Security conditions on highways can vary considerably from place to place. Highway banditry is not uncommon in areas lacking adequate national police or army presence. In general, national highways - particularly highways with tolls (cuotas) - are the safest choice for travelers. If attacked, obey all orders and never attempt to drive around a roadblock, which are frequently manned by highway bandits.
The following recommendations are applicable to all automobile journies in the country:Before getting in or out of a vehicle, take note of your surroundings. Always drive with doors locked, windows rolled up, and a sufficiently full gas tank. Leave room to maneuver between your car and the car ahead (particularly in traffic) to avoid becoming inadvertently or intentionally trapped (and thus vulnerable to criminals). Park in well-lit, secured areas whenever possible. Avoid making your car particularly recognizable (e.g. bumper stickers, etc.). Vary your hours, commute, etc., to avoid becoming a predictable target. If you believe you are being followed or threatened in some way, drive to a busy and/or secured area (not home).
Government and police checkpoints are common. As such, you should always carry your passport, visa/residency card (if applicable), the original copy of your Forma Migratoria Múltiple (FMM) - issued to foreign visitors upon entry into Mexico - and car registration/insurance documentation. If you approach a checkpoint, remain calm and follow all instructions. If you are detained, immediately ask to contact your embassy.
Keep in mind that police corruption is a major issue in Mexico. Never attempt to bribe an officer but be prepared to be propositioned. It is therefore advisable to travel with 1000 pesos (50 euros) in cash separated from the rest of your money for this reason. Similarly, traffic cops (tránsitos) are notorious in some areas for demanding excessive "fines" (mordidas), a type of extortion, from foreign drivers. Generally speaking, corruption is a more significant issue within municipal and state police forces, and less so within the army or the federal police.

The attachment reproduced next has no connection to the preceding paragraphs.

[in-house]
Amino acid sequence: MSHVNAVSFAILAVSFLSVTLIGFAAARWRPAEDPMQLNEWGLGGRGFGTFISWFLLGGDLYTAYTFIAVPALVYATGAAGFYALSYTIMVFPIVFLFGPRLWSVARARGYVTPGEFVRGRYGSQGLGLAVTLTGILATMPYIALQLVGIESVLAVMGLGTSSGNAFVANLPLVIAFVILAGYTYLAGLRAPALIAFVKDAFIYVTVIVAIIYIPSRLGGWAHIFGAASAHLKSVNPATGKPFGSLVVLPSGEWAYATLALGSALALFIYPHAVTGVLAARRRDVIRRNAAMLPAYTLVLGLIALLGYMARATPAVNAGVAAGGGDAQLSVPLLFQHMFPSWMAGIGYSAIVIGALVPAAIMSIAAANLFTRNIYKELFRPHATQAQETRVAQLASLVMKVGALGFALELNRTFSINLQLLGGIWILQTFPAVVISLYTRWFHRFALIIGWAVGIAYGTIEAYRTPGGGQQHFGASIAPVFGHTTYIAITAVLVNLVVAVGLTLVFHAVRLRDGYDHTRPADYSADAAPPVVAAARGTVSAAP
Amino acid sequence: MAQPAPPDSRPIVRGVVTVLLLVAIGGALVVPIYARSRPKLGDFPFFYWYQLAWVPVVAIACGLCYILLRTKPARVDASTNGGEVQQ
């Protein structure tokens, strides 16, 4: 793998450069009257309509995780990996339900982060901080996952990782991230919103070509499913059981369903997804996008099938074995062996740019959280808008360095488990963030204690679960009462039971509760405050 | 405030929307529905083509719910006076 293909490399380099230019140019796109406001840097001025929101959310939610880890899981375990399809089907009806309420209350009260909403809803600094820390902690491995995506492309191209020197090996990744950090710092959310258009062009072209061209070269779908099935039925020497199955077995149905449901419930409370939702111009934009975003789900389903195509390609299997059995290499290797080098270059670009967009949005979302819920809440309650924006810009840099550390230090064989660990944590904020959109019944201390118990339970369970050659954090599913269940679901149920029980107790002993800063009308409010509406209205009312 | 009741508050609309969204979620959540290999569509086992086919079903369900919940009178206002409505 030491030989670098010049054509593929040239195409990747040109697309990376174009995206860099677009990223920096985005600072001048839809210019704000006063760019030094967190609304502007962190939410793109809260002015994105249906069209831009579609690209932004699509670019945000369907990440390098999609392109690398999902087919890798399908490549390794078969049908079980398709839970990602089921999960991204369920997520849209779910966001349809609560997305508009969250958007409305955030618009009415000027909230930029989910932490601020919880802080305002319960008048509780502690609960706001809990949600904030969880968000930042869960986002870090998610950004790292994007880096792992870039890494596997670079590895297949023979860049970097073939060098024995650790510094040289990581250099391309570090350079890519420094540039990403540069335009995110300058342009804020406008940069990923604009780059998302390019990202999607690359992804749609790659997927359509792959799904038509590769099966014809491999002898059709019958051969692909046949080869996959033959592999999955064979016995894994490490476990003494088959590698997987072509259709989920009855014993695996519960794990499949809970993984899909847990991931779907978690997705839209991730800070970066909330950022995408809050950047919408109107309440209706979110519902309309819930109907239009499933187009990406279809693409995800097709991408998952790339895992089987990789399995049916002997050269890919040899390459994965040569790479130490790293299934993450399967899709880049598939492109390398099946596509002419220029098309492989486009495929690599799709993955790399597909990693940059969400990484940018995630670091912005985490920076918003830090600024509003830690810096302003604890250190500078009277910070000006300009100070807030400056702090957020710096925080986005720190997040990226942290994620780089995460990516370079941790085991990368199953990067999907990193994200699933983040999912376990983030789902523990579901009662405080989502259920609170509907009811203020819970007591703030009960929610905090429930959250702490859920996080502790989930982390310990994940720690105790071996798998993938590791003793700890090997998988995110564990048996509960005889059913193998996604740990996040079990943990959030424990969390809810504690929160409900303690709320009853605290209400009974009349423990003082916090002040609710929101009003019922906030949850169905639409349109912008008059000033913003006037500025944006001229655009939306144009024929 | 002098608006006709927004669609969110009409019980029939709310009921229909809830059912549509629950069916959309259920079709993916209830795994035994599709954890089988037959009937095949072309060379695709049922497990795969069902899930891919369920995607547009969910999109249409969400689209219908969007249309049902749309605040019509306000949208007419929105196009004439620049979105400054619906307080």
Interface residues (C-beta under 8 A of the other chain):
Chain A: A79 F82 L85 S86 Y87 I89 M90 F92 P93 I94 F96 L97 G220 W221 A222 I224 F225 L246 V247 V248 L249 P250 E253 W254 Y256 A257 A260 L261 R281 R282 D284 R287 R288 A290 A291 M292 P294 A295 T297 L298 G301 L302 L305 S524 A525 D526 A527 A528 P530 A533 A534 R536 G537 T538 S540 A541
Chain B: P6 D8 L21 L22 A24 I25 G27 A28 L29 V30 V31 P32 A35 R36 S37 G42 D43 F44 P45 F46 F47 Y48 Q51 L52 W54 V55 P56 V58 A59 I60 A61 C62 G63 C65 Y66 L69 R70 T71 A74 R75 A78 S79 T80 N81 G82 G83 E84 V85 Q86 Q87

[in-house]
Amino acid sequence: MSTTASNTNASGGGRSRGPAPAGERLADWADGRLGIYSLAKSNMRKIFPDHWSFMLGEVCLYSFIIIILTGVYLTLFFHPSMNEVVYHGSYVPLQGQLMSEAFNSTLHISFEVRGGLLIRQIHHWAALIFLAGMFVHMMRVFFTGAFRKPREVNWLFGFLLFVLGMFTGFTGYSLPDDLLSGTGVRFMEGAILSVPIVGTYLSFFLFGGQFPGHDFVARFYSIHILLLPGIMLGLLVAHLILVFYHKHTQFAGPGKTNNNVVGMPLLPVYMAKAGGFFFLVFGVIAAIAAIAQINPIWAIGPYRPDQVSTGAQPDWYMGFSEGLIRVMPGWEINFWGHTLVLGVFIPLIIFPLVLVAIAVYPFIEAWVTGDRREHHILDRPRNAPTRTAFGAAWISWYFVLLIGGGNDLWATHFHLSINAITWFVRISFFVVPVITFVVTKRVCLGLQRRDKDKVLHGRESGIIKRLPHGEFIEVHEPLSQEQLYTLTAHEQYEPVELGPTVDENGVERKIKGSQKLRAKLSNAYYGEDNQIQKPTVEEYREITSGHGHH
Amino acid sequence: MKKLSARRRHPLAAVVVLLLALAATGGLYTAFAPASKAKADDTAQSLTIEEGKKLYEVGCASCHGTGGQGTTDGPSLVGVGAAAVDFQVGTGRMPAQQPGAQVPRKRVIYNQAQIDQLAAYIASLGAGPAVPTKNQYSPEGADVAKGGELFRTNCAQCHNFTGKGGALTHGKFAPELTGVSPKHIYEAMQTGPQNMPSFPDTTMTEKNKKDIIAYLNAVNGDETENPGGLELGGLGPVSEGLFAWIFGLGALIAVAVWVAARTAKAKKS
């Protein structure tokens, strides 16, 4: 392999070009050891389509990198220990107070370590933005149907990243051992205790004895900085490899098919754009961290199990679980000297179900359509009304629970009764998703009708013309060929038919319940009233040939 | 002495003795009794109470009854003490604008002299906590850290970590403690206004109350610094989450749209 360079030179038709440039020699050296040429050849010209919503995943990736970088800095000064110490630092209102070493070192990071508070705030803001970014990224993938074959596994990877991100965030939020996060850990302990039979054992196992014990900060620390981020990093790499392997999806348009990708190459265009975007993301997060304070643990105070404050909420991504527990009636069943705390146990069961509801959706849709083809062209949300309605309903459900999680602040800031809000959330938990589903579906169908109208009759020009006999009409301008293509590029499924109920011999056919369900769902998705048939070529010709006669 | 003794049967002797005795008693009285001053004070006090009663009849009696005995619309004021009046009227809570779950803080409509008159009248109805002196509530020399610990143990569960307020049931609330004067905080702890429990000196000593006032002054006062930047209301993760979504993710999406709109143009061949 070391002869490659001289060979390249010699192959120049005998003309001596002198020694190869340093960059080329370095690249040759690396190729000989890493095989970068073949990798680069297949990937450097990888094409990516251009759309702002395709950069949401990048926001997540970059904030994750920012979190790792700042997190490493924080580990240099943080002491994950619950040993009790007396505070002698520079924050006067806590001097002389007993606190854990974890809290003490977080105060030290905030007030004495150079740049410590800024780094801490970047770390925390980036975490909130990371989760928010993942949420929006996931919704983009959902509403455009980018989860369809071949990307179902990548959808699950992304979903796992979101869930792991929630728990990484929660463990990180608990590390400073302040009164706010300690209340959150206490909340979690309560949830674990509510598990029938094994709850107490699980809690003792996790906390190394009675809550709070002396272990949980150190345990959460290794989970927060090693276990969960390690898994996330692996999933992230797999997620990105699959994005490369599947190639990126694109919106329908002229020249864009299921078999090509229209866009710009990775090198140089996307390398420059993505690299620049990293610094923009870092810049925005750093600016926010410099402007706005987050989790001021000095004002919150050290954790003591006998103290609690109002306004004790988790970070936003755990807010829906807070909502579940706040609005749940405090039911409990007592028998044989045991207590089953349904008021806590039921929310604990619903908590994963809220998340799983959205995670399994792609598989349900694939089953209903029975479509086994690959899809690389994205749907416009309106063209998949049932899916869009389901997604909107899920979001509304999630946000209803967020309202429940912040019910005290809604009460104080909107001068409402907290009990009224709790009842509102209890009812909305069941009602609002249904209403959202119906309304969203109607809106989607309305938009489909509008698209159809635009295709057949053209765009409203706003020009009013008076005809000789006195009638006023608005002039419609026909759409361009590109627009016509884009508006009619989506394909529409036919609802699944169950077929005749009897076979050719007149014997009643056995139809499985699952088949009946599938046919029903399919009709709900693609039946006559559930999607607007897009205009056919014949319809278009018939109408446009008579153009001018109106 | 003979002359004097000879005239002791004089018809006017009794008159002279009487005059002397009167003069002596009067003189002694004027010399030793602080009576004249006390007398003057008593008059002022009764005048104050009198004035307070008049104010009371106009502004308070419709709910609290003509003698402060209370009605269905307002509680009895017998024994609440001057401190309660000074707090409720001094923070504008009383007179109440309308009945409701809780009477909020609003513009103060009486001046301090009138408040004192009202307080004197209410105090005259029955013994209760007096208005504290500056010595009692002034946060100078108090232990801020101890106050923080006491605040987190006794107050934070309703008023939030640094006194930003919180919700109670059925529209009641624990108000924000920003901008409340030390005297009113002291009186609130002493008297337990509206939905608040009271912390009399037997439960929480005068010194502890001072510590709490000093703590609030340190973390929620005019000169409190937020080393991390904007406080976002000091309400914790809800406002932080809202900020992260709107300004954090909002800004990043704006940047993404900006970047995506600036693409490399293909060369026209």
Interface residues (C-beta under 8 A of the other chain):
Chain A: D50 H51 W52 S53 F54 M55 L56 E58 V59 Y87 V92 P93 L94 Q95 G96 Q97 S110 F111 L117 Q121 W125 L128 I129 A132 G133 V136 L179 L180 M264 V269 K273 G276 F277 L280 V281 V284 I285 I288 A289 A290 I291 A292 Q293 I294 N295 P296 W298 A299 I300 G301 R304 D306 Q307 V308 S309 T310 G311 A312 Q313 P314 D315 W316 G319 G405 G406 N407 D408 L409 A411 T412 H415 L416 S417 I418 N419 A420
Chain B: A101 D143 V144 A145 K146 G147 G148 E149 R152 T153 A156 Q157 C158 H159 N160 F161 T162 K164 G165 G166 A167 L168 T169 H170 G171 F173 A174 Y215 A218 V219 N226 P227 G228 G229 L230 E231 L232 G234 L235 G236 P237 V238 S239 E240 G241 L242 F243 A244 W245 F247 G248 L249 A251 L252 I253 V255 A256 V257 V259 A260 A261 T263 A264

Protests are common in Mexico and demonstrators commonly erect makeshift roadblocks to disrupt. As violence is relatively common, never attempt to cross a roadblock or drive around one without permission. A "toll" may be demanded. (see SOCIAL UNREST section)
Due to high rates of air pollution, permanent driving restrictions are in place in the capital region. Cars that are nine to 15 years old are banned from the streets between 05:00 and 22:00 (local time) one day per week as well as two Saturdays per month. Cars older than 15 years are banned one day per week and all Saturdays. All cars with foreign license plates, no matter what their model year, are also banned from the roads between 05:00 and 11:00 one day per week and all Saturdays. There are no driving restrictions on Sundays and there are no restrictions for driving hybrid and electric vehicles, as well as domestically registered cars that are eight years old or newer. The "Hoy No Circula" schedule regarding driving restrictions for older and foreign cars, based on license plate numbers, is available online. Additional driving restrictions are regularly implemented during periods of high air pollution.
It should also be noted that Mexico City is notorious for road congestion. Traffic conditions have gotten progressively worse over the past decade and traffic can prove dangerous for pedestrians and cyclists; take care when crossing streets.
The coastal and low-lying regions of Chiapas and Yucatan states have a hot and humid climate with a rainy season from June until September. The climate is more temperate along the Central Mexican Plateau. The north is dry, even arid (very hot summers, cold winters, little rain). It is cool all year long at high elevations (2,000 meters).
|Country Code :||+52|
Voltage: 127 V ~ 60 Hz